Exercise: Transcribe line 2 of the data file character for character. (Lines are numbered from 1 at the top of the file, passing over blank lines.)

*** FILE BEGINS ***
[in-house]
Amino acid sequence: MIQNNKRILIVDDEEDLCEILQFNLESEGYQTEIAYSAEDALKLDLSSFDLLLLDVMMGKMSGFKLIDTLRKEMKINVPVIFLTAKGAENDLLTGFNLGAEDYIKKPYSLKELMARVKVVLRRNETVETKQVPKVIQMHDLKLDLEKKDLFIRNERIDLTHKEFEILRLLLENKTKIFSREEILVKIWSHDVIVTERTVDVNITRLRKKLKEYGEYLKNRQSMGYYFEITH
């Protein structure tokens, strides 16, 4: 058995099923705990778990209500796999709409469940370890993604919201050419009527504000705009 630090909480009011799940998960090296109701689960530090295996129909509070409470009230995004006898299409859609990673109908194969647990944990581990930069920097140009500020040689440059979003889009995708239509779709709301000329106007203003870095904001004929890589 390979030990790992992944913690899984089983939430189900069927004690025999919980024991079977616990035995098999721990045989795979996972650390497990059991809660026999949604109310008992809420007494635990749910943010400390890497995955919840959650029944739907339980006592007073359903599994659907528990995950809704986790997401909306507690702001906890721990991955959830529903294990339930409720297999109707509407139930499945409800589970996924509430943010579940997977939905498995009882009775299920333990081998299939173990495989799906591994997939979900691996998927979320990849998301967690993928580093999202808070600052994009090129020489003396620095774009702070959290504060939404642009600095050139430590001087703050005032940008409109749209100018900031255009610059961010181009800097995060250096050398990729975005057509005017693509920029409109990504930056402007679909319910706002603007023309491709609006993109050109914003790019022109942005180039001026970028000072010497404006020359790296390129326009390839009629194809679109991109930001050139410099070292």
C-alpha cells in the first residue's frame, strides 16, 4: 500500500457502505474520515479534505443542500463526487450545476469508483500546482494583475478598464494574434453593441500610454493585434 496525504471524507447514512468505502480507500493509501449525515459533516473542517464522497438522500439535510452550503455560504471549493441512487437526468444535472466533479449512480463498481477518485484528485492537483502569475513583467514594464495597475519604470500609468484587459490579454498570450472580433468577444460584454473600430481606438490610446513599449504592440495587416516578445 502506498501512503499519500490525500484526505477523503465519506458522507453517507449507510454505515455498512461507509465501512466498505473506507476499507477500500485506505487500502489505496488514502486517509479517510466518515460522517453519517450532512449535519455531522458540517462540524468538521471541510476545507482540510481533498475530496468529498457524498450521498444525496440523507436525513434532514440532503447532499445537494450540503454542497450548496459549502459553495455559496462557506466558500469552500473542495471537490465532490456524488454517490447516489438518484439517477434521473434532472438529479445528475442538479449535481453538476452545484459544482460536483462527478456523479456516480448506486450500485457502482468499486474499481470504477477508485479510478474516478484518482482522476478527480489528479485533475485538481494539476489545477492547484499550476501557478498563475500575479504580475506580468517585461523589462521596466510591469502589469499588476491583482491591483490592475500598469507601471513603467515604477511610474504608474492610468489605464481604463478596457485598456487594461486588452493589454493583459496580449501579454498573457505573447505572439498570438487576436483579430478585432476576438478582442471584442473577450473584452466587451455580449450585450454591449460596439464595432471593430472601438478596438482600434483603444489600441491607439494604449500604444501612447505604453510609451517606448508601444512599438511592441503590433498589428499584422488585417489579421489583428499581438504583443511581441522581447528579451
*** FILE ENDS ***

Amino acid sequence: MIQNNKRILIVDDEEDLCEILQFNLESEGYQTEIAYSAEDALKLDLSSFDLLLLDVMMGKMSGFKLIDTLRKEMKINVPVIFLTAKGAENDLLTGFNLGAEDYIKKPYSLKELMARVKVVLRRNETVETKQVPKVIQMHDLKLDLEKKDLFIRNERIDLTHKEFEILRLLLENKTKIFSREEILVKIWSHDVIVTERTVDVNITRLRKKLKEYGEYLKNRQSMGYYFEITH